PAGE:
A PEELING WOODEN gate swings back to reveal an oasis of green, a garden of light and shade that lends the presbytery an air of privacy and quiet. Fronds of ornamental grass sway in the warm air; fallen Autumn leaves dust the fringes of the lawn. It really is a secret garden, unexpected after the toil and industry of Lodge Road.
Parish priest, Fr Colin Davies, is amazed that I took this route. I'm clearly not a cricket fanatic. They expected me to come via St John's Wood Road, hallowed home to Lords. "I'm a member of the Middlesex," he says "Fr Alastair Russell is a member of the MCC." On days off they stroll the short distance to watch the cricket. From the presbytery garden you can hear the roar as wickets tumble.
Fr Davies came here as parish priest two years ago.. "I started in Pimlico. Fr Russell was then my parish priest so we've effectively reversed roles". Does it work? "Yes, we get on famously." Fr Russell, reaching the age of 65, decided he wanted to take a step down but still maintain contact with an active parish his request to be near his beloved Lords was fulfilled.
Our Lady's, known affectionately as 'Our Lady of Lords', was founded in 1833 by two spinster sisters, Joyce and Louisa Gallini. With their legacy, II Scoles, the Catholic architect, designed a building dubbed `Regency Classic', a church of lofty elegance.
The church was reordered in the 70s and little remains of its Victorian heritage. Bold swathes of colour sweep the sanctuary and side chapels but overwhelmingly it is a church of light and air. Scoles' soaring arches centre on gilded bosses. Pale yellow walls reflect the clear autumn light that cascades through the many windows. The eye is constantly drawn upwards, by rising columns and tall arched windows. The ascending bronzed figure of the Risen Christ that dominates the sanctuary wall.
The Martyrs Chapel in contrast is shaded and subdued. The central statue of Christ Crucified is beautifully depicted. To the side, panels illustrate scenes from the lives of the martyr saints. A window of turquoise, sea green and pale blue shows Joan of Arc
wrapped in a her cloak of _Nur de lis and gold a family memorial to sons who died in the War.
A modern painting of the Baptism of Christ by Polish artist Merek Zulaski provides a backdrop of strong primary colour to the choir transept opposite.
The church suffered bomb damage in the war but three 'old' windows remain. Fr Davies is unsure of their provenance. The style and colour, the intricacy of the tracery point to an earlier age. A marble fresco of Christ and the Apostles, weather worn and slightly cracked, leans against the wall. They found it in the garden. It looks like an altar piece removed from a side altar during reordering.
The sanctuary area is much higher than the rest of the church three steep polished steps lead up to the main expanse it looks and is a little lethal. Fr Davies admits he's been "sent flying" on more than one occasion. The old communion rails were preserved and now line the sanctuary edges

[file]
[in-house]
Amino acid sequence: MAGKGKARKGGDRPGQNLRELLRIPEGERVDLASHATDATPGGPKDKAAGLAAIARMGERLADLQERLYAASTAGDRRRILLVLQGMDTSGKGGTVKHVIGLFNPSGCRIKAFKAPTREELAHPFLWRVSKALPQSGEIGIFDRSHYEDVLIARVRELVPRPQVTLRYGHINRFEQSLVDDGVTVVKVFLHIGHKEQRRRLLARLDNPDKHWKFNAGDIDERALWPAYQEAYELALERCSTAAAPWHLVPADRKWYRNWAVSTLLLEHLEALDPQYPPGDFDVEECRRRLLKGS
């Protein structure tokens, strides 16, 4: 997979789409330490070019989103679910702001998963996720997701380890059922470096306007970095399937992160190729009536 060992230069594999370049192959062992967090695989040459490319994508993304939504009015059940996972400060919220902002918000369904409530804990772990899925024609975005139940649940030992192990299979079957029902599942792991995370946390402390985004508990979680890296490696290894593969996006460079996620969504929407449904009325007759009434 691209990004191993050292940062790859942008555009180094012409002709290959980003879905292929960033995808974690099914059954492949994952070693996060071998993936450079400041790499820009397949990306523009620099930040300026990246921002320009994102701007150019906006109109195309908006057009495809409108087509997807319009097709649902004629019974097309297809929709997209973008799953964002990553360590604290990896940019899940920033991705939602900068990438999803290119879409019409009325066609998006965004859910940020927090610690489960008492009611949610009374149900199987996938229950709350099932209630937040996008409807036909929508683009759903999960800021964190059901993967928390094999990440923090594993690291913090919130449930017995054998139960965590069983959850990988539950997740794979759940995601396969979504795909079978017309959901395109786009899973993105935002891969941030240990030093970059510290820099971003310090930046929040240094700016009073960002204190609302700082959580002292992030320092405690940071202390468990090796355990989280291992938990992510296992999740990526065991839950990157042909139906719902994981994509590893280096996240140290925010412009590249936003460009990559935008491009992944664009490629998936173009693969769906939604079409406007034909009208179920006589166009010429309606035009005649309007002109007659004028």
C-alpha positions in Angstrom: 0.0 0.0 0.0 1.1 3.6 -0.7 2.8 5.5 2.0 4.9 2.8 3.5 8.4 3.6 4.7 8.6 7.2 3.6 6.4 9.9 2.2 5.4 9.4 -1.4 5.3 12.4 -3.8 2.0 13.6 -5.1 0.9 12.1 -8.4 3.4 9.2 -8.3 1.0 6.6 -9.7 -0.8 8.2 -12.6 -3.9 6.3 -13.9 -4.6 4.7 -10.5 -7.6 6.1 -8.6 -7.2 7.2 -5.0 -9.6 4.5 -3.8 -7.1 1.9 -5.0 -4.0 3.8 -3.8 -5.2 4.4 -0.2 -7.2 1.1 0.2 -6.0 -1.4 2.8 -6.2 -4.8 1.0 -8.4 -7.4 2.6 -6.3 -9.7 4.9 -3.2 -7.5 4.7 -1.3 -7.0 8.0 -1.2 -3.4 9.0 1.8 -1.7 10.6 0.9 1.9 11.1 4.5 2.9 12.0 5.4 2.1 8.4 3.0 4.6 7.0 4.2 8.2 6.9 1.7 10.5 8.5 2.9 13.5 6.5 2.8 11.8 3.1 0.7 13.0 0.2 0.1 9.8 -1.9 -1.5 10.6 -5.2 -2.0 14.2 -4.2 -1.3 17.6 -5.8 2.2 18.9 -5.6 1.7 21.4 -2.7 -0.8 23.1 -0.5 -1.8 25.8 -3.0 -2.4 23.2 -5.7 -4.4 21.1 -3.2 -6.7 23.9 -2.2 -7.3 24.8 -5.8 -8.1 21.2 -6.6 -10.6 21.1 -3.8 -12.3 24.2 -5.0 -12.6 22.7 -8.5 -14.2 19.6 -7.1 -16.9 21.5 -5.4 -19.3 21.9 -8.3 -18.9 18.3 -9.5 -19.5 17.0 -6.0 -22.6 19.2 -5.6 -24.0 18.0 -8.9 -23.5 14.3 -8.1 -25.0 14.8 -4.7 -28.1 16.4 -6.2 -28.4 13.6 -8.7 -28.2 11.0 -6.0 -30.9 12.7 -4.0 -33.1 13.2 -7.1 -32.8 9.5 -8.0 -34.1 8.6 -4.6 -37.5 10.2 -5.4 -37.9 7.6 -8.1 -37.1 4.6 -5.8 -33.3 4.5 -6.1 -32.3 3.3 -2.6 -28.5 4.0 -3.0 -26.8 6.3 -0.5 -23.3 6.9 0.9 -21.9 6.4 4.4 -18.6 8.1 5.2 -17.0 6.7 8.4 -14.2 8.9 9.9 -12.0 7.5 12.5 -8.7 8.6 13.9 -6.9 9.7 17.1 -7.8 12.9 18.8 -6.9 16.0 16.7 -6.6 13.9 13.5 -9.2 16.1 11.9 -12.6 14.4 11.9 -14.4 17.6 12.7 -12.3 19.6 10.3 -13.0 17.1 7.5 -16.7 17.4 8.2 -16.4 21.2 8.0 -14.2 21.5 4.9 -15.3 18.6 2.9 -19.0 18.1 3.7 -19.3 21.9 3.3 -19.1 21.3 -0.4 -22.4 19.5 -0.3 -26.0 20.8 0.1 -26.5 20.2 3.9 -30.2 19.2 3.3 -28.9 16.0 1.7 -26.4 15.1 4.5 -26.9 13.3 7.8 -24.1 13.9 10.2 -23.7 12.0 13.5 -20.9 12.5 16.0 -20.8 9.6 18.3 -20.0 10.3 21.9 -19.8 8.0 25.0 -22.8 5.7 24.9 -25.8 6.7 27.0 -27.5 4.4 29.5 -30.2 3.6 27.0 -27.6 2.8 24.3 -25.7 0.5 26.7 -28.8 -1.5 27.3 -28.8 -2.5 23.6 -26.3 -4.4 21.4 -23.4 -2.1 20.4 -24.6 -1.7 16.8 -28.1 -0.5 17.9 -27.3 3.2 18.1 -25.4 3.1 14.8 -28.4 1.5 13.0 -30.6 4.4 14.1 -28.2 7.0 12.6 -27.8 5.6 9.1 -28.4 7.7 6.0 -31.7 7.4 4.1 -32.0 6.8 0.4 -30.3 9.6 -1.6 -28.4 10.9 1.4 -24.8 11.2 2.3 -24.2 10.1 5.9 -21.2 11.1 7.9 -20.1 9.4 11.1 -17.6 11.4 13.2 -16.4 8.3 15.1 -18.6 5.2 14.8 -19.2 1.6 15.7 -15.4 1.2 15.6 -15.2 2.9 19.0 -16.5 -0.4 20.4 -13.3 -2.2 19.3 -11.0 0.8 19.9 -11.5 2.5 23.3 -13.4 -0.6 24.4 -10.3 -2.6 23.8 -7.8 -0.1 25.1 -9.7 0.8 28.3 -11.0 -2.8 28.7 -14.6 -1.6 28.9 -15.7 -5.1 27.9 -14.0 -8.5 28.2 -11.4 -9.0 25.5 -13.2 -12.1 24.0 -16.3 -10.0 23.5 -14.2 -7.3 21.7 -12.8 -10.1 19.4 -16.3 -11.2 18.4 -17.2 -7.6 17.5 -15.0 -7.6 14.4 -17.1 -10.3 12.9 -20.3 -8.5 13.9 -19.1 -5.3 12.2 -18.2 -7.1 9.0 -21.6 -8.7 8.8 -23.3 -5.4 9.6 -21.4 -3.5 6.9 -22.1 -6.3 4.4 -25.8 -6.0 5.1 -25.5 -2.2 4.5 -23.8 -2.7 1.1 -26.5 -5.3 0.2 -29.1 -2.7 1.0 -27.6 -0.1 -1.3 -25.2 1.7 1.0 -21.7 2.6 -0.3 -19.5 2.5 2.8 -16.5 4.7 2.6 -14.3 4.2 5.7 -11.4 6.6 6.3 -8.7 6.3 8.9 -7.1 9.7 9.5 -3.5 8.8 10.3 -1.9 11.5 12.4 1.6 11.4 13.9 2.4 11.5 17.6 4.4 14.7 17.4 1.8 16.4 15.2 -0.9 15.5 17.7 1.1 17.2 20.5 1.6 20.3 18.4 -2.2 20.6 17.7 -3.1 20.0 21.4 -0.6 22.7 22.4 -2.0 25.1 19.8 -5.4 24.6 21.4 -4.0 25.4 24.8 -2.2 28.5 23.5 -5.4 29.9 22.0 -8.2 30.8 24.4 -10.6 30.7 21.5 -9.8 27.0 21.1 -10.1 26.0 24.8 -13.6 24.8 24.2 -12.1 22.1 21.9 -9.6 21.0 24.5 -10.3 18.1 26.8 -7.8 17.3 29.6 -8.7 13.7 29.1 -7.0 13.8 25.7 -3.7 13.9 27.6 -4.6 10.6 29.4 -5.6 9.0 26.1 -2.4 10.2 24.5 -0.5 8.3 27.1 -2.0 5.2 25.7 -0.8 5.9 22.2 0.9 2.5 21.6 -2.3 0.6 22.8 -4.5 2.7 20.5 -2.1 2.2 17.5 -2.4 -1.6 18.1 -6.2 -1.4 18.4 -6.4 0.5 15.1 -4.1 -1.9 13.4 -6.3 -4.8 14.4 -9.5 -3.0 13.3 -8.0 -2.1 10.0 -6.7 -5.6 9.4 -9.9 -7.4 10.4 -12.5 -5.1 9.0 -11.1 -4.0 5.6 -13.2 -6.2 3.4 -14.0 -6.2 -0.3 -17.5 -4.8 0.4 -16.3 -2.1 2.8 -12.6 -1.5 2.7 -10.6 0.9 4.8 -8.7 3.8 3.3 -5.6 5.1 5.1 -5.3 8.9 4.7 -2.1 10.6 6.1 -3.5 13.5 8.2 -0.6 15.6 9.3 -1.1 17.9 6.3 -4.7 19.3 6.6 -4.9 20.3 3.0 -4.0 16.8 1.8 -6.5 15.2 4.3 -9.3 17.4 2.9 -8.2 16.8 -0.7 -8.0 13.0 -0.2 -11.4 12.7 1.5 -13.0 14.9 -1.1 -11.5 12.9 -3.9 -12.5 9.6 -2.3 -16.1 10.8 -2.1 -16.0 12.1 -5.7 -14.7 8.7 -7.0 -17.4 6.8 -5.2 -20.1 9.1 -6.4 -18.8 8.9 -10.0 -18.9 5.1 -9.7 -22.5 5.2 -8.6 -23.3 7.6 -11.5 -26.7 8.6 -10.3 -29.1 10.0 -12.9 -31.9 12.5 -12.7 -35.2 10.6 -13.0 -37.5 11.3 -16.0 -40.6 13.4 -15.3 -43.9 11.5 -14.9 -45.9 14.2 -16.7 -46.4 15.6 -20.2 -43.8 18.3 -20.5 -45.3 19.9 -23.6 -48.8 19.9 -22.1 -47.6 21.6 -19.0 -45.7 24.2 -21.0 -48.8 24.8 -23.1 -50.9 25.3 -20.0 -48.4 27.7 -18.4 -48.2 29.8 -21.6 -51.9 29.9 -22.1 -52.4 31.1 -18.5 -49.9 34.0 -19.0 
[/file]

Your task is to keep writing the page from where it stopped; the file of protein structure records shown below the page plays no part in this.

like the brass railings of a ship at sea. Fr Davies muses: "They stop the servers falling off the edge".
"People associate St John's Wood with the affluent and the wealthy but we encompass poorer areas of the capital," says Fr Davies. "Above all, this is a very mixed parish, a cosmopolitan parish, all the peoples of the world's continents are here".
On 12 October, the Parish Mission will commence with the theme of 'We Believe'. Priests from the Catholic Missionary Society will lead the Mission but the preparation has come from the parishioners. "This really is collaborative ministry at its most useful," says Fr Davies.
There are three priests here. Fr David Irwin was ordained as a Catholic priest last year. He had been an Anglican priest for 27 years and first came to the parish in July 1995 to experience life in a Catholic presbytery.
How has Fr Irwin's Anglican background contributed to the life of Our Lady's? "As far as the liturgy is concerned he was very much with us he already used the Roman Missal. Liturgy is his forte." And of course singing, I interject. RCs, let's face it, are pretty poor when it comes to raising the roof. Fr Davies smiles; "Fr Irwin has transformed our 12 o'clock Mass." Our Lady's caters for all tastes: a children's Mass at 9.30, Latin at 10.45 and a Folk Mass in the evening. "The guitars come out at six," he says.
The Mission will be an opportunity for the renewal and revival of faith. But what of the future? "I hope we can continue that spiritual high and sustain the enthusiasm. I'd like to see more prayer groups and house Masses bringing faith very much into the heart of the community."
I return to the office, along St John's Wood Road tree-lined, the canopy of Lords' distinctive stand floating above like some marquee blown loose from its guide ropes and pegs. Peeking through the railings you catch glimpses of the men in white, the emerald turf, the thwack of leather on willow. They'll convert me yet.